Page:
Java Tip 22: Protect your bytecodes from reverse engineering/decompilation

Learn how the Crema obfuscator can help protect your Java code from decompilers such as Mocha

If you are writing Java classes and distributing them over the Internet, you should know that people can reverse-engineer, disassemble, or decompile your classes into Java source code. The most widely used decompiler (at least publicly) is Mocha. Mocha reads one or more files of bytecodes (classes) and converts them back to Java source code. Although the code generated by Mocha is not exactly the same as the original source code, it is close enough for someone to understand and modify. If you are interested in developing Java classes and distributing them over the Internet -- and you would like to protect them from being decompiled -- read on.

Mocha: an example

Before introducing Crema, we will walk through an example using Mocha. The following simple program displays the string "Hi there" on the screen:

class test {
    public static void main(String argv[]) {
   System.out.println("Hi there");

If the above four lines were saved in a file,, then compiling would generate a new file, test.class, that contains the Java bytecodes representing that Java source code. Now let's run Mocha on the class file and see the Mocha output:

% java mocha.Decompiler test.class   // the % is my C shell prompt on UNIX.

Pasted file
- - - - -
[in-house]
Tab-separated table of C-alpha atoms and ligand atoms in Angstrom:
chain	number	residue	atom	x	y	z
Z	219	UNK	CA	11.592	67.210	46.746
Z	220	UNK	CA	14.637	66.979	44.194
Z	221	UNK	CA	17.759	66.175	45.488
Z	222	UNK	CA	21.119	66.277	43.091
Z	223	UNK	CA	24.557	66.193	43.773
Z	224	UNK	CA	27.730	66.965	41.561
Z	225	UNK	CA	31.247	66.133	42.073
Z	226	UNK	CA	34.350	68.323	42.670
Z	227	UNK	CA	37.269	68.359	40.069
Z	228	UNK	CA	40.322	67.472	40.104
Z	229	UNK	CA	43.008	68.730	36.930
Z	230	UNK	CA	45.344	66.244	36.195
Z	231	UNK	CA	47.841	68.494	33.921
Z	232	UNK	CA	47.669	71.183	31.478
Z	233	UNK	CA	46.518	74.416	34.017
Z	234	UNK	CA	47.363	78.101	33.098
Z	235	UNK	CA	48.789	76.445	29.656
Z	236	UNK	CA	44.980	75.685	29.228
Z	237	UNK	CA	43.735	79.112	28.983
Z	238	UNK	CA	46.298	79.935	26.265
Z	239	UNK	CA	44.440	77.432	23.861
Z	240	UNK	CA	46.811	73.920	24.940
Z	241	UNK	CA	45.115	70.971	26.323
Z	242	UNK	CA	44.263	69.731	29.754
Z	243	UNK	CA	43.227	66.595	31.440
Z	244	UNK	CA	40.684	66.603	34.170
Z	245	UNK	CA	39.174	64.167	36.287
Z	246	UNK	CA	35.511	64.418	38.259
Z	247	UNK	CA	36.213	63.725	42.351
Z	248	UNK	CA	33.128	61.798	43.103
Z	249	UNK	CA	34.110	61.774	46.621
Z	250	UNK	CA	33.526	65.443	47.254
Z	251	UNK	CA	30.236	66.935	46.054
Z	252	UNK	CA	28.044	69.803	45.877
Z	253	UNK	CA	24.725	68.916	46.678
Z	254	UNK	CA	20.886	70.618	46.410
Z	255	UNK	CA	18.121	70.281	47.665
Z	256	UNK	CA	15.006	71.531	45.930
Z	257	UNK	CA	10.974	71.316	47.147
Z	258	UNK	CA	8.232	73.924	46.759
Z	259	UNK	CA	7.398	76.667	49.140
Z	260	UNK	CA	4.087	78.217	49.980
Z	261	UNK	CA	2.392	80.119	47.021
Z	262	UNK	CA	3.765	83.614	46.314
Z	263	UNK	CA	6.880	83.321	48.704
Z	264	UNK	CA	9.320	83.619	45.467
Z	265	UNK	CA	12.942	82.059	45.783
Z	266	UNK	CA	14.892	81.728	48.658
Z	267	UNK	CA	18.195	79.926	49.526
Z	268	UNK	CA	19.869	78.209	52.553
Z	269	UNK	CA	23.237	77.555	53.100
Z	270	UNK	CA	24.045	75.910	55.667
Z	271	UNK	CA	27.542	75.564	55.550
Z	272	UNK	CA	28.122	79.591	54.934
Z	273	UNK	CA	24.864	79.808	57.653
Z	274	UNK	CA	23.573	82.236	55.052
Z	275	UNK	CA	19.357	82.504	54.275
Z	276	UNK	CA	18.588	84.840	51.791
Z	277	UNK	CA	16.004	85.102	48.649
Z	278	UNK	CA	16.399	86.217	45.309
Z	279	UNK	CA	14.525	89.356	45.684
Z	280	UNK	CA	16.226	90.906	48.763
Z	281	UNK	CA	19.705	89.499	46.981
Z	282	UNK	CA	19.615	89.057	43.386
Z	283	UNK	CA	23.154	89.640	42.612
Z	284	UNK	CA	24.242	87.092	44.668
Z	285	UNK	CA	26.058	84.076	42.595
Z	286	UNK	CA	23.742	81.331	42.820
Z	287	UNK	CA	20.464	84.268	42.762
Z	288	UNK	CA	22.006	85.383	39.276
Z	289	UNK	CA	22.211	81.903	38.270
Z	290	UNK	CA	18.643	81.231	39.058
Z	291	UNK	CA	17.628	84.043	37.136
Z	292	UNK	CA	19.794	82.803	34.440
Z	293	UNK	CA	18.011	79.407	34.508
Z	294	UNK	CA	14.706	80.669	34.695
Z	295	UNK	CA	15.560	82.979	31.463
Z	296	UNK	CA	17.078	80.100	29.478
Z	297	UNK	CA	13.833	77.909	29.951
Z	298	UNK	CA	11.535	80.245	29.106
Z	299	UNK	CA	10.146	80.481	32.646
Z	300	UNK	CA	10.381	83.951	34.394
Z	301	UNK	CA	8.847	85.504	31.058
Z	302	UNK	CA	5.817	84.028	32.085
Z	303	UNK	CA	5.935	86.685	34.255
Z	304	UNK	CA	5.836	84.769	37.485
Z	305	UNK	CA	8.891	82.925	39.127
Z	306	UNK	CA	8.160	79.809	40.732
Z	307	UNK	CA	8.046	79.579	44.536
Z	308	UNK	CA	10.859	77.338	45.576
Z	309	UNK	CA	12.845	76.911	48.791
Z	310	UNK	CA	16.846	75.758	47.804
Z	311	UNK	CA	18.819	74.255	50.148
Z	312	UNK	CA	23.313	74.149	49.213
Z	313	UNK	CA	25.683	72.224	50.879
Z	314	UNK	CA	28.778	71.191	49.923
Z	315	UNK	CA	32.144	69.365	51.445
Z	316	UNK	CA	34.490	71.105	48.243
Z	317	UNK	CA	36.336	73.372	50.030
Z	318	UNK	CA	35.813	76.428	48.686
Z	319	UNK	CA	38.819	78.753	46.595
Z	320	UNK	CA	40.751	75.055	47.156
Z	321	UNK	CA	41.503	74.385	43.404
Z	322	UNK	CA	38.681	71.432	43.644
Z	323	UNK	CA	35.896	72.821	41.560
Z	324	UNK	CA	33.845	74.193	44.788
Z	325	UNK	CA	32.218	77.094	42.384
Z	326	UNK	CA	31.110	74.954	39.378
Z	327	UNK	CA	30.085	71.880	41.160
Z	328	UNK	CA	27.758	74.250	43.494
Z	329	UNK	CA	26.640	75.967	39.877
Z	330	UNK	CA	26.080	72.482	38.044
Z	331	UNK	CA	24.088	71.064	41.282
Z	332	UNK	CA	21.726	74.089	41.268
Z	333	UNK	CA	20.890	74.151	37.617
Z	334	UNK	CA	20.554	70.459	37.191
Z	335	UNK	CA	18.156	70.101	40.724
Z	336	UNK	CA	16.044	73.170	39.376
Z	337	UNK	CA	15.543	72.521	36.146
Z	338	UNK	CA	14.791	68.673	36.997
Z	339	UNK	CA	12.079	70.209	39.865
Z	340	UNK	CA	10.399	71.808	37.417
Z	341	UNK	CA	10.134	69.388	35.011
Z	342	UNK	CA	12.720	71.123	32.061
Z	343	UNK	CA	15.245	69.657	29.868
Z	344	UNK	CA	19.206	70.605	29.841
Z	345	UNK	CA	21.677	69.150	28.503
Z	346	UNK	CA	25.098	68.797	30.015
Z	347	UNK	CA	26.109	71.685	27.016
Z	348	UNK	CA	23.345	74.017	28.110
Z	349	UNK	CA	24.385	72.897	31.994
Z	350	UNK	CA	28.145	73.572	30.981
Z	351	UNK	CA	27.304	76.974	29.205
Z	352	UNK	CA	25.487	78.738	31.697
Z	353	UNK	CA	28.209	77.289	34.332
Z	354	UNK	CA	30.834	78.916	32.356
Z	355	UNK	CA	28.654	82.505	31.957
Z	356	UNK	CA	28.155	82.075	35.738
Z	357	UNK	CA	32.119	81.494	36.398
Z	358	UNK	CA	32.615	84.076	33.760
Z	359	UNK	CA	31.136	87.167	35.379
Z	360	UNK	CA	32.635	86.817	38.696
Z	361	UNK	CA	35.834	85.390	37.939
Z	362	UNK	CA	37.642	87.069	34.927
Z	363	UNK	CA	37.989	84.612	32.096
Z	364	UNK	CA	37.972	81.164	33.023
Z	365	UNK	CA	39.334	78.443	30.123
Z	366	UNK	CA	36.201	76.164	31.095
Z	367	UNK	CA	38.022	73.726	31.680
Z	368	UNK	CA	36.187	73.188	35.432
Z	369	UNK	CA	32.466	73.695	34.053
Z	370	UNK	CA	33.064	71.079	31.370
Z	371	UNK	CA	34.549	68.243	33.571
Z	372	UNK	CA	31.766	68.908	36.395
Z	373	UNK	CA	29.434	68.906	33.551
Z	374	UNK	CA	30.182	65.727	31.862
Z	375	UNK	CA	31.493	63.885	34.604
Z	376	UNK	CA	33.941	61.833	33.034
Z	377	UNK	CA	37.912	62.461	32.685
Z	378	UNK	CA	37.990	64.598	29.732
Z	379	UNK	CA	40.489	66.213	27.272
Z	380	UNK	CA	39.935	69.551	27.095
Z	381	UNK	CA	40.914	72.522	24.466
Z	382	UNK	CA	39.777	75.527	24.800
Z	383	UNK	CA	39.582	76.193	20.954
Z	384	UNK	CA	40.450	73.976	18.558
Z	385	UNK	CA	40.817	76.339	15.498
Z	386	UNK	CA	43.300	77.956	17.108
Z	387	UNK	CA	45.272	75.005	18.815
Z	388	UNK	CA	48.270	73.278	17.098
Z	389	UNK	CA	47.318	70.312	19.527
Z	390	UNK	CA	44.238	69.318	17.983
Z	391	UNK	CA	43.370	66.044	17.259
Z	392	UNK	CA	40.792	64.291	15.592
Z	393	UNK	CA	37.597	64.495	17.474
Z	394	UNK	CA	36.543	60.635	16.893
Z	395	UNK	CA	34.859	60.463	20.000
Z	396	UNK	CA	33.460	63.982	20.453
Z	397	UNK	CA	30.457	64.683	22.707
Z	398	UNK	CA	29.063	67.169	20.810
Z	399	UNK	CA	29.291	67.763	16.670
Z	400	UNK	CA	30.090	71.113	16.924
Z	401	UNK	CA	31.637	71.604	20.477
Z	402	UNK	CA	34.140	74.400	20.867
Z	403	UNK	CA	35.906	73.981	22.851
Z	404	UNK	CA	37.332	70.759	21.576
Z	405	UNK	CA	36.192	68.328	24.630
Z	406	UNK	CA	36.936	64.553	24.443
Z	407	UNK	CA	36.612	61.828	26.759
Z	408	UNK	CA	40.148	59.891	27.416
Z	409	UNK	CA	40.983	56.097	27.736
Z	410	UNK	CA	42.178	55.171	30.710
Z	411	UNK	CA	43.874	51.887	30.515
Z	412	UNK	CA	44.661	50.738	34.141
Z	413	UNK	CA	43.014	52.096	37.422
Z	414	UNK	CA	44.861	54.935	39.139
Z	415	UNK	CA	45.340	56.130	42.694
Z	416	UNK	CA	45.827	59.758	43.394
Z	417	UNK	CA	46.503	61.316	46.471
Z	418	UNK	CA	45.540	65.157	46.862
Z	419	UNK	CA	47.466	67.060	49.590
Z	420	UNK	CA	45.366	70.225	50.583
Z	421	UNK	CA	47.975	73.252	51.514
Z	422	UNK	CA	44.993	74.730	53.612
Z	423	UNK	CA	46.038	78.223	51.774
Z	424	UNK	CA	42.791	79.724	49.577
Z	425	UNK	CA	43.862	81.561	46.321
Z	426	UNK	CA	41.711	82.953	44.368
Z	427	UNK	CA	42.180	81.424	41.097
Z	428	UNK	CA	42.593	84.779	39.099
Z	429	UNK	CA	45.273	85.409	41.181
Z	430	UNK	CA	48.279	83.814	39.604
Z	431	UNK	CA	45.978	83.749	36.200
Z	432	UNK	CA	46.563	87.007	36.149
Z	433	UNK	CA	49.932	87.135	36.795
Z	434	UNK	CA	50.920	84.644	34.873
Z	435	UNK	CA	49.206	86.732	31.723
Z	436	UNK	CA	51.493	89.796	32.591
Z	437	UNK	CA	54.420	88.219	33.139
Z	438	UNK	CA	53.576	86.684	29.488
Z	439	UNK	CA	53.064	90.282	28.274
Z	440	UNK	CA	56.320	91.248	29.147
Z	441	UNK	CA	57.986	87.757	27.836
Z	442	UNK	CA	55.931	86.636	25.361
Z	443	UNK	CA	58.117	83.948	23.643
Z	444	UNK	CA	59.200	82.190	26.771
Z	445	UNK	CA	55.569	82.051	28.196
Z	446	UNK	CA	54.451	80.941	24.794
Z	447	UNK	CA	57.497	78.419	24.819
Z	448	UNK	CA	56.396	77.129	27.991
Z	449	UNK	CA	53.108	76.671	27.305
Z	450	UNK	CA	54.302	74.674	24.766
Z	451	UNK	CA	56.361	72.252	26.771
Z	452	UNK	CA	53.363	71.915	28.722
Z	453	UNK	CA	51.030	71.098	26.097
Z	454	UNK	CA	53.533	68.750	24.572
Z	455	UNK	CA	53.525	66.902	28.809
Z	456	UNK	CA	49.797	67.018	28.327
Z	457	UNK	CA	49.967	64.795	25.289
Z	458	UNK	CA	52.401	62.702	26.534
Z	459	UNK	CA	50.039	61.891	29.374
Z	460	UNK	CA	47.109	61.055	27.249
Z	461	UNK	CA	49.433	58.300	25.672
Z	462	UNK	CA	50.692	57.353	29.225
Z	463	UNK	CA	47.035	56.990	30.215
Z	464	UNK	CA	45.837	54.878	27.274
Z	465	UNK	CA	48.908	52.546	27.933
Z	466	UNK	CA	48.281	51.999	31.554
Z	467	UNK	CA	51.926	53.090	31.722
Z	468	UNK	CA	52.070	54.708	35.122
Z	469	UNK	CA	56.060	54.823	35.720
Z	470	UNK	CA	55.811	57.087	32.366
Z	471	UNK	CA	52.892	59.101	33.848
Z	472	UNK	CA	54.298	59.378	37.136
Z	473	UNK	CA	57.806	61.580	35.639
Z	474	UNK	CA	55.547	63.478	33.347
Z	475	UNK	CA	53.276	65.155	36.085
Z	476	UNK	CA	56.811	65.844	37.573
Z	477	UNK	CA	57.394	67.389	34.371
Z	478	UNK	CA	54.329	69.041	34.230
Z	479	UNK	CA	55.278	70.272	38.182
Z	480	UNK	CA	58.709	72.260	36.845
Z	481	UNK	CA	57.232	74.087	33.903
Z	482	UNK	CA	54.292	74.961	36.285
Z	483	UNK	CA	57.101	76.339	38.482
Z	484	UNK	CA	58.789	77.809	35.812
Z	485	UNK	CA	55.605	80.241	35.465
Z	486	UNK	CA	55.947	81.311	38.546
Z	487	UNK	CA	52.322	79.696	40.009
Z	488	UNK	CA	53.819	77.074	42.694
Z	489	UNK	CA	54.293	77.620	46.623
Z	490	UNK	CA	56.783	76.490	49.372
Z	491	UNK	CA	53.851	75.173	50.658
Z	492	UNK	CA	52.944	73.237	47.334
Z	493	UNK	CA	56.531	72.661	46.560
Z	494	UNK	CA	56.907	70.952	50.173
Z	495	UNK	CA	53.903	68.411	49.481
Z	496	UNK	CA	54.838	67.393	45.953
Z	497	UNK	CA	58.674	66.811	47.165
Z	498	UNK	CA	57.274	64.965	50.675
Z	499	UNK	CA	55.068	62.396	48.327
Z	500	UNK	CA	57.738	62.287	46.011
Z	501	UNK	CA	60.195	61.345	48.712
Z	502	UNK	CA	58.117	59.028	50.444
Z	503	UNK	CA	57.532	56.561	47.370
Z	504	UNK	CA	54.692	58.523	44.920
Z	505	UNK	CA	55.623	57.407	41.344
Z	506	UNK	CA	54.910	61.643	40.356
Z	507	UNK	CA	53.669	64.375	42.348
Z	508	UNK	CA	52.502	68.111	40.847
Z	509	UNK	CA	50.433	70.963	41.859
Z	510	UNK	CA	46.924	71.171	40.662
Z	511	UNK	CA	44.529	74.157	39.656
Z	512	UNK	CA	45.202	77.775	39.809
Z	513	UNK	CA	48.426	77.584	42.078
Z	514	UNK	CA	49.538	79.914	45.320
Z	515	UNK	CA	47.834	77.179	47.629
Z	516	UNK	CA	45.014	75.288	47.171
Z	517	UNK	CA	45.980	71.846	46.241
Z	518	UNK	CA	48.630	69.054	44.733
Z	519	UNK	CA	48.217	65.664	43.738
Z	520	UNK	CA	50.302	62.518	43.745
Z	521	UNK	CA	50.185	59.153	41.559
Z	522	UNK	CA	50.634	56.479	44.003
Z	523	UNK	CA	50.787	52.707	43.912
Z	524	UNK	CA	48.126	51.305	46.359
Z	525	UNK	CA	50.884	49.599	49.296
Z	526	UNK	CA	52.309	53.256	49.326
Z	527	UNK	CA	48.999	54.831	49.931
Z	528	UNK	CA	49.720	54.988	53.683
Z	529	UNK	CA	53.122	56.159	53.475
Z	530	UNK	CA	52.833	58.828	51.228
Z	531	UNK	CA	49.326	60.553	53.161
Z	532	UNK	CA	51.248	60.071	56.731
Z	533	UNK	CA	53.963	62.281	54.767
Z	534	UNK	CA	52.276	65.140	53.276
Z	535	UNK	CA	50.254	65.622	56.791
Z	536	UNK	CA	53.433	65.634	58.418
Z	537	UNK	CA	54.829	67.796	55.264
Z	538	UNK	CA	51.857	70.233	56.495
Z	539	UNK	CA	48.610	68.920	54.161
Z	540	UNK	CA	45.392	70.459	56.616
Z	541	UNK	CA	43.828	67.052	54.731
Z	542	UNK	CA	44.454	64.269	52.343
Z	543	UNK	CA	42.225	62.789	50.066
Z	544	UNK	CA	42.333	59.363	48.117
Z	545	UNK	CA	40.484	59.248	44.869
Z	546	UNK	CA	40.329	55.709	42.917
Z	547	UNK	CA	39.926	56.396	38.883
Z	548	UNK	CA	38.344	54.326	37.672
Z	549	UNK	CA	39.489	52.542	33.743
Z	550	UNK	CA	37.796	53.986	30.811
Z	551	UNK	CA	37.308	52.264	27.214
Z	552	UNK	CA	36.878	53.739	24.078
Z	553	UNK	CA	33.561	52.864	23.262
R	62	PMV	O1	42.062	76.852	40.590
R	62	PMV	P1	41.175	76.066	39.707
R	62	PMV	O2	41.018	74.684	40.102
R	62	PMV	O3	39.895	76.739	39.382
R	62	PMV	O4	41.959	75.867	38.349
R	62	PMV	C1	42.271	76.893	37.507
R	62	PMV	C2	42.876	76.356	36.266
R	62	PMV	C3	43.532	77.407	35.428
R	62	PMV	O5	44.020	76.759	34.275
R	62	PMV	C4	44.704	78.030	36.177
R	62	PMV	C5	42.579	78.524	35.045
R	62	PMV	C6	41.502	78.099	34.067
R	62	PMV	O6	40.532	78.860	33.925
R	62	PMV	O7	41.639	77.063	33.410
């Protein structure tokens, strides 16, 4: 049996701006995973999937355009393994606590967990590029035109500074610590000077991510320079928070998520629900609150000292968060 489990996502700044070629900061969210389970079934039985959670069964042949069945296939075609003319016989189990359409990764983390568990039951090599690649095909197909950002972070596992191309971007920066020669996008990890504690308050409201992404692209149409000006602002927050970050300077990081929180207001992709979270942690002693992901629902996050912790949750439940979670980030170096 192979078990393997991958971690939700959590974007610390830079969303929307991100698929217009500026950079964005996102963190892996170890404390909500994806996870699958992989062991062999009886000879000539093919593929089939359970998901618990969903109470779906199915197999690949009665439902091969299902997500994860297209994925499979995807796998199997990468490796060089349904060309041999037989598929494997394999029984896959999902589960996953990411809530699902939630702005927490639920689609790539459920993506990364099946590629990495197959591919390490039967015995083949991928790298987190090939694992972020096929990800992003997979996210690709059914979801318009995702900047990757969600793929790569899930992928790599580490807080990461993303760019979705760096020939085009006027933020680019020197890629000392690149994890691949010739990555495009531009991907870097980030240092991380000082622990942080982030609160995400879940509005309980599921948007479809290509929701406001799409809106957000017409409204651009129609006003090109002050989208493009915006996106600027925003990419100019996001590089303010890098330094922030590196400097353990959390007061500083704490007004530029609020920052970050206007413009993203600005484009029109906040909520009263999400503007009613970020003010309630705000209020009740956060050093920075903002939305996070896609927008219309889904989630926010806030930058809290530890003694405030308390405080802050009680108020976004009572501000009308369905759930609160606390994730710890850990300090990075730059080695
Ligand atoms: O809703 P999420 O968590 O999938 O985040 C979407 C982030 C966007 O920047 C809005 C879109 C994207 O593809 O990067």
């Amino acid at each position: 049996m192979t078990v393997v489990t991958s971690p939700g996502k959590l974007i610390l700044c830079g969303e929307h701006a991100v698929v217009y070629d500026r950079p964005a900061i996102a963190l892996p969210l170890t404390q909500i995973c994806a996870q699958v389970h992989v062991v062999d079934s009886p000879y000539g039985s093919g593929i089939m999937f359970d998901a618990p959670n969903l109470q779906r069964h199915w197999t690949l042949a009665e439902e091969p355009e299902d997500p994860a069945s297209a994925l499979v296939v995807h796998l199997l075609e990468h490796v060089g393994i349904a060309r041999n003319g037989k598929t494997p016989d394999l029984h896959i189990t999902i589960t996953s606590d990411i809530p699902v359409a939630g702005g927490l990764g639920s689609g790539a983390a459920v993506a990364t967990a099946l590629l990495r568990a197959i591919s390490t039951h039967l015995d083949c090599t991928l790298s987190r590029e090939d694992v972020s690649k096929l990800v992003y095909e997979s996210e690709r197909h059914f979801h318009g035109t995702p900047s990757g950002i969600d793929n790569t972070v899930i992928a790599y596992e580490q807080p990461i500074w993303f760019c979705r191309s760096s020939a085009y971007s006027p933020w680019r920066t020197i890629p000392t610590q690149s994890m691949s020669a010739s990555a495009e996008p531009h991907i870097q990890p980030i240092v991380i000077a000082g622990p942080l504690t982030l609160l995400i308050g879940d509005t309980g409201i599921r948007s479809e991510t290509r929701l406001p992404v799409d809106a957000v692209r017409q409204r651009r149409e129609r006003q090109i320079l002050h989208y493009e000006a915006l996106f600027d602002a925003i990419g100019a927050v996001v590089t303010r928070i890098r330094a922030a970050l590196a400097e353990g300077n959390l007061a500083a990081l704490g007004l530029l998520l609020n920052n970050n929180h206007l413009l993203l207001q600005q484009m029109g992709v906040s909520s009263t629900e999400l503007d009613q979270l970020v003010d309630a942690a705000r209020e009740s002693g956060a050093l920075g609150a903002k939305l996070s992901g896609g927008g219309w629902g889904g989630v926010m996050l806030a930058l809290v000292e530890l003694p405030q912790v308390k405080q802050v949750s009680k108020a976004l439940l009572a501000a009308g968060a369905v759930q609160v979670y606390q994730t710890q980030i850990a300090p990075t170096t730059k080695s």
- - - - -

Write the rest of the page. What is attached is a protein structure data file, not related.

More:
The above command generates a file called test.mocha, which contains the Java source code generated by Mocha:

% more test.mocha
/* Decompiled by Mocha from test.class */
/* Originally compiled from */
class test
    public static void main(String astring[])
        System.out.println("Hi there");

As you can see from the example above, Mocha has given us Java source code that is easy to read and understand. If you copy this file to, compile it again, and run it, it will compile and run just fine.

Crema to the rescue!

So how can you protect your classes from being decompiled? One answer is Crema. Crema scrambles the symbolic information in your .class files so that they will become less vulnerable to decompilation. The symbolic information that Crema scrambles includes the name of the class, its superclass, interfaces, variable names, methods, and so on. These symbolic names are needed by the Java virtual machine (JVM) to link your classes with library packages. Crema scrambles these symbolic names and makes references to them in the same way so that the JVM can still achieve the correct linking between classes and packages.

So how does Crema work? Basically, before distributing your class files on the Internet, run Crema on them. Crema will scramble the symbolic information contained in them, and will place each new class in the file 1.crema. Your job then is to rename 1.crema to something like filename.class before distributing it on the Internet.

Let's run Crema on our test.class example shown above, and then try to decompile it with Mocha:

% java Crema -v test.class   // -v is an option to turn the verbose
            // mode on. There are many more options.